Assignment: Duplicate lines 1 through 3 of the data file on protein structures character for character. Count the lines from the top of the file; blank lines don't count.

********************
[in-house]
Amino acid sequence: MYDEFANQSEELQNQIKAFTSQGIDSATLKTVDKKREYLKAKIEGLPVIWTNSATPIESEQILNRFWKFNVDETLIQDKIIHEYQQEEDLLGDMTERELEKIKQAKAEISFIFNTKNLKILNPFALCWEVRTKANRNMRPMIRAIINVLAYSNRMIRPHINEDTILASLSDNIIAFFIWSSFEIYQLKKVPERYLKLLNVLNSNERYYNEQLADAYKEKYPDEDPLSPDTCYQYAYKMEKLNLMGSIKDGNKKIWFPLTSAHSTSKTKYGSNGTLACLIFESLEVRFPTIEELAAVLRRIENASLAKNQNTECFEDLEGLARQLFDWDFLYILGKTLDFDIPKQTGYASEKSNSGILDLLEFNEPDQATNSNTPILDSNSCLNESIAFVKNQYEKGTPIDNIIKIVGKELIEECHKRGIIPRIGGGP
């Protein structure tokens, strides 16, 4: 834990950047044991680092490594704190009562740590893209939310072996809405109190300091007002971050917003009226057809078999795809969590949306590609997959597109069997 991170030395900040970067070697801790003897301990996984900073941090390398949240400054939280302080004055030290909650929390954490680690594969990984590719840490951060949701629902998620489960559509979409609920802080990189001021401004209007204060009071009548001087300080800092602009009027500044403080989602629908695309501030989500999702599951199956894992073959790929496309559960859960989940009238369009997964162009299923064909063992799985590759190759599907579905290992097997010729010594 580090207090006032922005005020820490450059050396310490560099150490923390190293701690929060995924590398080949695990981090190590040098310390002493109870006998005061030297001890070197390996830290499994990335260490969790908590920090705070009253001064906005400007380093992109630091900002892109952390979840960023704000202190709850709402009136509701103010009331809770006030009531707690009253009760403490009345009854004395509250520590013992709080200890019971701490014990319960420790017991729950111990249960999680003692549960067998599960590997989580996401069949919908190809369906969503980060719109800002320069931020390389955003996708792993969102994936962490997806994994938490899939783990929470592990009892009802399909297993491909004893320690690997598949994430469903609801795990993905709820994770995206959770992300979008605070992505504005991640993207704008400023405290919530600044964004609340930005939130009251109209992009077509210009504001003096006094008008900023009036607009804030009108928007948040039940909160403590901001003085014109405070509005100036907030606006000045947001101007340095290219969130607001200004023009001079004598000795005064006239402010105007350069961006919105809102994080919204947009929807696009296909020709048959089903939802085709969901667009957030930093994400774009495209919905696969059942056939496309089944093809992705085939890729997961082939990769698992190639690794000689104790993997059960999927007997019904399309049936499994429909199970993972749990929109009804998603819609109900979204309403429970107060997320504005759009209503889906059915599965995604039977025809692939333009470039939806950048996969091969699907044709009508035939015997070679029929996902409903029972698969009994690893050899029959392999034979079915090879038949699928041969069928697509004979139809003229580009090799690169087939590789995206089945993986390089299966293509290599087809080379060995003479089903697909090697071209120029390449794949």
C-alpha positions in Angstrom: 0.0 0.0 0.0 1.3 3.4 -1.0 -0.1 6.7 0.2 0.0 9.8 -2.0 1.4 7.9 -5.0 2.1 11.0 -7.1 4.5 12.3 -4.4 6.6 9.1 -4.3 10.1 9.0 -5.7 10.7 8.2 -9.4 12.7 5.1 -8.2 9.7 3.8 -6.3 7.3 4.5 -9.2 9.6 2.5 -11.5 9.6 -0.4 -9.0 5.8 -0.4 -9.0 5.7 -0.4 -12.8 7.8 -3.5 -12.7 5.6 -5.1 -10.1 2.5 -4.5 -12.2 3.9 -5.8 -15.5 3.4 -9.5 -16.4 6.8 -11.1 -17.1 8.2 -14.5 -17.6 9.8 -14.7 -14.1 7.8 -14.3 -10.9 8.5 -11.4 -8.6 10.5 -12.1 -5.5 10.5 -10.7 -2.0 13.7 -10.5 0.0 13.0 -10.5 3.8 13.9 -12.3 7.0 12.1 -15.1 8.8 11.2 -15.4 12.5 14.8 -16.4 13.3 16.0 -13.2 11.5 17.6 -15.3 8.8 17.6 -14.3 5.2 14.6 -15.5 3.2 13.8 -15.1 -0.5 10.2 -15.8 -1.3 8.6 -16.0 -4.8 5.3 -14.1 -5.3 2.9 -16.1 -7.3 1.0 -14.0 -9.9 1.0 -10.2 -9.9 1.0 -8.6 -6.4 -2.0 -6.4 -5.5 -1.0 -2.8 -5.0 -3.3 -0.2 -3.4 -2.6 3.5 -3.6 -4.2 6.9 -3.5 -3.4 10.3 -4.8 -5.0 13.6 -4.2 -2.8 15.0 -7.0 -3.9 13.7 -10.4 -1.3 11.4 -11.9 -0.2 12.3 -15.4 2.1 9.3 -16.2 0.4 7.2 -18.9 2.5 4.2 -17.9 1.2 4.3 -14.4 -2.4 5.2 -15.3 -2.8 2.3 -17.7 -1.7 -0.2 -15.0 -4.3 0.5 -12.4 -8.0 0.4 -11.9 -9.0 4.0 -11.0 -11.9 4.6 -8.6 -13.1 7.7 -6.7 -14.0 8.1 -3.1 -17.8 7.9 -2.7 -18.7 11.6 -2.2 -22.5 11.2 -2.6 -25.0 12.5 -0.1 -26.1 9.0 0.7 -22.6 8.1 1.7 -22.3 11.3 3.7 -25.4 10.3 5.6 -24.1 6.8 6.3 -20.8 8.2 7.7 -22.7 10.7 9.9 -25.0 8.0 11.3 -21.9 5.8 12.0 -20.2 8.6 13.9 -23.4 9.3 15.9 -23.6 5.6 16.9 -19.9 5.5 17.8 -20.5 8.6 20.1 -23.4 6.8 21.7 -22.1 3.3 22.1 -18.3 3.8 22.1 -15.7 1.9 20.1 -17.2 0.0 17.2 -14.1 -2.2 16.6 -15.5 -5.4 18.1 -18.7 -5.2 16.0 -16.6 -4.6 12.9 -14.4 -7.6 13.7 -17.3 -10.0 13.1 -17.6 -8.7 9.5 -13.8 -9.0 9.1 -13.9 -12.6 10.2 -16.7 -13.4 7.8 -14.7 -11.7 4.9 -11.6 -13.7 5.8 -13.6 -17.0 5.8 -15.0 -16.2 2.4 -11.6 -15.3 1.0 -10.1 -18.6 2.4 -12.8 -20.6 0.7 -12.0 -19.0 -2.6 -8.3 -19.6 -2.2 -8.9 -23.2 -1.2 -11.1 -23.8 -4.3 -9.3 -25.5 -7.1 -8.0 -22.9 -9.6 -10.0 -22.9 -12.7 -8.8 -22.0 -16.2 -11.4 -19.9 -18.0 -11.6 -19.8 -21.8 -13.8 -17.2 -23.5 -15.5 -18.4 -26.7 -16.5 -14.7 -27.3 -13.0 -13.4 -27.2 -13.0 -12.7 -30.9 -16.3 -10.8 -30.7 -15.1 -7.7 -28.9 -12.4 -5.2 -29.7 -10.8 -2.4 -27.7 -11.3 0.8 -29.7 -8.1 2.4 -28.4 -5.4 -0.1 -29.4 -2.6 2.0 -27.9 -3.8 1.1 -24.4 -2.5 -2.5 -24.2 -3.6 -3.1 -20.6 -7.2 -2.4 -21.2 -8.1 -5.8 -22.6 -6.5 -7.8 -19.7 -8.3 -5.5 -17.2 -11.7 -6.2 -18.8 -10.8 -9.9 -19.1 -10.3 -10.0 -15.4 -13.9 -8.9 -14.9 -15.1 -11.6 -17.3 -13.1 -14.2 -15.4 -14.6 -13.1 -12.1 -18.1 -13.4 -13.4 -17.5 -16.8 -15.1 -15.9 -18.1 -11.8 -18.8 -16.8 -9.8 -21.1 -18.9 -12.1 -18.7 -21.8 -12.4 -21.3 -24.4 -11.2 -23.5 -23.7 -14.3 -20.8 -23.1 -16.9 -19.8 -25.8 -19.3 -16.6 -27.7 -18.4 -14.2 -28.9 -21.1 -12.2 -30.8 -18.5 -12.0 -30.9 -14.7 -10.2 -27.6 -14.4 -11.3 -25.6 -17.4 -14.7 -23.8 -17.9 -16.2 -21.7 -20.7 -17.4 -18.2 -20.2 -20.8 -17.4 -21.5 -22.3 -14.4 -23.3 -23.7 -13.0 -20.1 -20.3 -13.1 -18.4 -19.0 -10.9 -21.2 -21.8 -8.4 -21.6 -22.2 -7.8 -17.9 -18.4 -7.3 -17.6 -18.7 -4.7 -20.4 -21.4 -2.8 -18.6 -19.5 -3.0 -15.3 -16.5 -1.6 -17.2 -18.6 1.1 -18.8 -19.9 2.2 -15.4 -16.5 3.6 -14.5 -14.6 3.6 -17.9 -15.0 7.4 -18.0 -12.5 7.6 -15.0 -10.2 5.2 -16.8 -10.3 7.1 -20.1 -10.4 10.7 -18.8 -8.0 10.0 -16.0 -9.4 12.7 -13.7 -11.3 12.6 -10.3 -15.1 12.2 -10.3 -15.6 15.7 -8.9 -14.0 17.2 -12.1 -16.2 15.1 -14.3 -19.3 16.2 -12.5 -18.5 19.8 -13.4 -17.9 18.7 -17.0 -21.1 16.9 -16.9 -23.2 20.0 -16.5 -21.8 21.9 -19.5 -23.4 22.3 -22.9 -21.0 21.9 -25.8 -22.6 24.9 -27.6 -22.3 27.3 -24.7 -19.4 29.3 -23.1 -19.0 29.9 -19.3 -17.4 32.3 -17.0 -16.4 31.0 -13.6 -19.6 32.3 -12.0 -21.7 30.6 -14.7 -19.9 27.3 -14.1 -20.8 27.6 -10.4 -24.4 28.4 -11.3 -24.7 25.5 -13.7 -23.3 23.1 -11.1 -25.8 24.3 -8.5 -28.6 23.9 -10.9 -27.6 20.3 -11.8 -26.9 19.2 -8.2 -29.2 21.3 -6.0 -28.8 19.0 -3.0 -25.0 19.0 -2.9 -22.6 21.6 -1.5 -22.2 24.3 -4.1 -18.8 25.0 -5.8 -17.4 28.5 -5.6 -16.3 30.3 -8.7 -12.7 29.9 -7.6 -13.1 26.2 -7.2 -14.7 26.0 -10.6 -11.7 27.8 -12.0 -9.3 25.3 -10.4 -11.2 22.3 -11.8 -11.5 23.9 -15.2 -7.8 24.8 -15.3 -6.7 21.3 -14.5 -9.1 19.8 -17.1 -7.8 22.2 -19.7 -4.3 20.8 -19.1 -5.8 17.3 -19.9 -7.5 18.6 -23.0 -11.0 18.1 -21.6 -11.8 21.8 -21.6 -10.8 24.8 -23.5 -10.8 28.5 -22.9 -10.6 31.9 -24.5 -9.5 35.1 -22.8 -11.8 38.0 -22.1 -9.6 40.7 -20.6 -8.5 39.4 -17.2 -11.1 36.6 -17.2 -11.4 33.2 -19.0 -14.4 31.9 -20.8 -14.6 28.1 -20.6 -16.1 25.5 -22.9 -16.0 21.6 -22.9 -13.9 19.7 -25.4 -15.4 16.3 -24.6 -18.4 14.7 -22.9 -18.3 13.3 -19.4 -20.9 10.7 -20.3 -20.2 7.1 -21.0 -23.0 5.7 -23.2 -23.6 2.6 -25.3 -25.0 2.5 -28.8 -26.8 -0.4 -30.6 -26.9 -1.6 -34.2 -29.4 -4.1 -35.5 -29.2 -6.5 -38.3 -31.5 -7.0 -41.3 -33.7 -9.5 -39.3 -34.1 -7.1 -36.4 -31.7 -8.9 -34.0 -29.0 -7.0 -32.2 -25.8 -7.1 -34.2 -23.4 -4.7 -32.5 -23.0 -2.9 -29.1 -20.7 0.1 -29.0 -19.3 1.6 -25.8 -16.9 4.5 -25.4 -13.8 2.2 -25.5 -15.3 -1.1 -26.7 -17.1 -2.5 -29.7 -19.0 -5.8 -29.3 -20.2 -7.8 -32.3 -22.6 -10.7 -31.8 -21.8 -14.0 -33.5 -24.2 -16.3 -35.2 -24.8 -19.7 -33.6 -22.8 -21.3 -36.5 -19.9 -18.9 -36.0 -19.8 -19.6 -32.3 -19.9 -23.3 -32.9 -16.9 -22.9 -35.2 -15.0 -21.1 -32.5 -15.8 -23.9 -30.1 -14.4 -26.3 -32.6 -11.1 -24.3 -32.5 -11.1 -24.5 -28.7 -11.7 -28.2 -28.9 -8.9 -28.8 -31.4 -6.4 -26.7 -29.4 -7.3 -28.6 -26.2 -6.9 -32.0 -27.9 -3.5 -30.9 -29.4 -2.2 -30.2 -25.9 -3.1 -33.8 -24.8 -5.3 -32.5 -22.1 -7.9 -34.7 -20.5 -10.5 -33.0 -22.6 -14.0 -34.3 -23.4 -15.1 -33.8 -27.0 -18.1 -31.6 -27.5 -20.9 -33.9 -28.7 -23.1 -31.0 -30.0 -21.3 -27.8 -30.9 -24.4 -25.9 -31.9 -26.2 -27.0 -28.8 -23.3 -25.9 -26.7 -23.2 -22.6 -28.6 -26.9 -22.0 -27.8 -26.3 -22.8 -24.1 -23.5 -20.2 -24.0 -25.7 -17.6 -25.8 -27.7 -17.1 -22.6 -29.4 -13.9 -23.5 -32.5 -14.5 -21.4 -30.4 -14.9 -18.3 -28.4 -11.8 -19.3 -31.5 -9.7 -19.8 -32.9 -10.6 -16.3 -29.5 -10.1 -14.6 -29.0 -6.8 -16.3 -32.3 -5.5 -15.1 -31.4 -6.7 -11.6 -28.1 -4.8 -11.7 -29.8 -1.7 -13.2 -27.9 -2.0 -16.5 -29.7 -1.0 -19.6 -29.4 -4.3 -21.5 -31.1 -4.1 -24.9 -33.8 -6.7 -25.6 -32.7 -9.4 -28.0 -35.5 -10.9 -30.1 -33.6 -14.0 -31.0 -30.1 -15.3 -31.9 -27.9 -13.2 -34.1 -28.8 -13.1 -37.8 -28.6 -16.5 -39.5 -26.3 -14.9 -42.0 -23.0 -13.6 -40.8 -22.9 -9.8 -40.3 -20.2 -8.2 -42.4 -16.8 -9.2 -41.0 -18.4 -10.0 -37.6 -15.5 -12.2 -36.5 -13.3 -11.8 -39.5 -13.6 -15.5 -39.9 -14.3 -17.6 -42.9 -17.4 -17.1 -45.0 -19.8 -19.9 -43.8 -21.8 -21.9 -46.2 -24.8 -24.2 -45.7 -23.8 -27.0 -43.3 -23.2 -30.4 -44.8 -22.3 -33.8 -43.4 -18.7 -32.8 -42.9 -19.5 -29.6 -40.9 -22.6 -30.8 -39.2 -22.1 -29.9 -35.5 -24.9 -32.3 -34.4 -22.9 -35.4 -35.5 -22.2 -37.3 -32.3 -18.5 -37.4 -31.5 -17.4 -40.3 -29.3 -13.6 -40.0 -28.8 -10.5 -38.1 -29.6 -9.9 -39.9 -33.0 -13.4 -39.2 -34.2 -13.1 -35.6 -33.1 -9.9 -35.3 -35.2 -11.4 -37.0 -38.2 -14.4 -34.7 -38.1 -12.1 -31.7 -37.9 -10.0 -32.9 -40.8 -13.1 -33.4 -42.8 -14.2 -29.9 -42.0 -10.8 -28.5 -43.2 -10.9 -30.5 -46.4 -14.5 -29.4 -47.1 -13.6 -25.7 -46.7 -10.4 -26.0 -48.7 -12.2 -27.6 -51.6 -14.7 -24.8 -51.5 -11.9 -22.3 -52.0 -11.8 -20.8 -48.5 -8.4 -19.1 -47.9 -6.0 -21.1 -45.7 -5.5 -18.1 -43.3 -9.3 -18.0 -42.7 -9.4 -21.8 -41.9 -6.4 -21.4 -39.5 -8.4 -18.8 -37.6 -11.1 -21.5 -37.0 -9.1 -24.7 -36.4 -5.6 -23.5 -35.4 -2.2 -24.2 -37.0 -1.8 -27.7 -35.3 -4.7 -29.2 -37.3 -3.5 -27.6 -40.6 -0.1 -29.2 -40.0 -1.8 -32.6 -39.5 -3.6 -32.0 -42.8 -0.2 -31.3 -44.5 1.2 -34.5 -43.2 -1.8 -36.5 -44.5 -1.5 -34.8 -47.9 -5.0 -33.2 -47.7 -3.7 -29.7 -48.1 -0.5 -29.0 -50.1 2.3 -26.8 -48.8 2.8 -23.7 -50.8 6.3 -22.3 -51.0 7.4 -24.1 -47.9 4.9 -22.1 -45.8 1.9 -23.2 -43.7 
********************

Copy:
[in-house]
Amino acid sequence: MYDEFANQSEELQNQIKAFTSQGIDSATLKTVDKKREYLKAKIEGLPVIWTNSATPIESEQILNRFWKFNVDETLIQDKIIHEYQQEEDLLGDMTERELEKIKQAKAEISFIFNTKNLKILNPFALCWEVRTKANRNMRPMIRAIINVLAYSNRMIRPHINEDTILASLSDNIIAFFIWSSFEIYQLKKVPERYLKLLNVLNSNERYYNEQLADAYKEKYPDEDPLSPDTCYQYAYKMEKLNLMGSIKDGNKKIWFPLTSAHSTSKTKYGSNGTLACLIFESLEVRFPTIEELAAVLRRIENASLAKNQNTECFEDLEGLARQLFDWDFLYILGKTLDFDIPKQTGYASEKSNSGILDLLEFNEPDQATNSNTPILDSNSCLNESIAFVKNQYEKGTPIDNIIKIVGKELIEECHKRGIIPRIGGGP
């Protein structure tokens, strides 16, 4: 834990950047044991680092490594704190009562740590893209939310072996809405109190300091007002971050917003009226057809078999795809969590949306590609997959597109069997 991170030395900040970067070697801790003897301990996984900073941090390398949240400054939280302080004055030290909650929390954490680690594969990984590719840490951060949701629902998620489960559509979409609920802080990189001021401004209007204060009071009548001087300080800092602009009027500044403080989602629908695309501030989500999702599951199956894992073959790929496309559960859960989940009238369009997964162009299923064909063992799985590759190759599907579905290992097997010729010594 580090207090006032922005005020820490450059050396310490560099150490923390190293701690929060995924590398080949695990981090190590040098310390002493109870006998005061030297001890070197390996830290499994990335260490969790908590920090705070009253001064906005400007380093992109630091900002892109952390979840960023704000202190709850709402009136509701103010009331809770006030009531707690009253009760403490009345009854004395509250520590013992709080200890019971701490014990319960420790017991729950111990249960999680003692549960067998599960590997989580996401069949919908190809369906969503980060719109800002320069931020390389955003996708792993969102994936962490997806994994938490899939783990929470592990009892009802399909297993491909004893320690690997598949994430469903609801795990993905709820994770995206959770992300979008605070992505504005991640993207704008400023405290919530600044964004609340930005939130009251109209992009077509210009504001003096006094008008900023009036607009804030009108928007948040039940909160403590901001003085014109405070509005100036907030606006000045947001101007340095290219969130607001200004023009001079004598000795005064006239402010105007350069961006919105809102994080919204947009929807696009296909020709048959089903939802085709969901667009957030930093994400774009495209919905696969059942056939496309089944093809992705085939890729997961082939990769698992190639690794000689104790993997059960999927007997019904399309049936499994429909199970993972749990929109009804998603819609109900979204309403429970107060997320504005759009209503889906059915599965995604039977025809692939333009470039939806950048996969091969699907044709009508035939015997070679029929996902409903029972698969009994690893050899029959392999034979079915090879038949699928041969069928697509004979139809003229580009090799690169087939590789995206089945993986390089299966293509290599087809080379060995003479089903697909090697071209120029390449794949």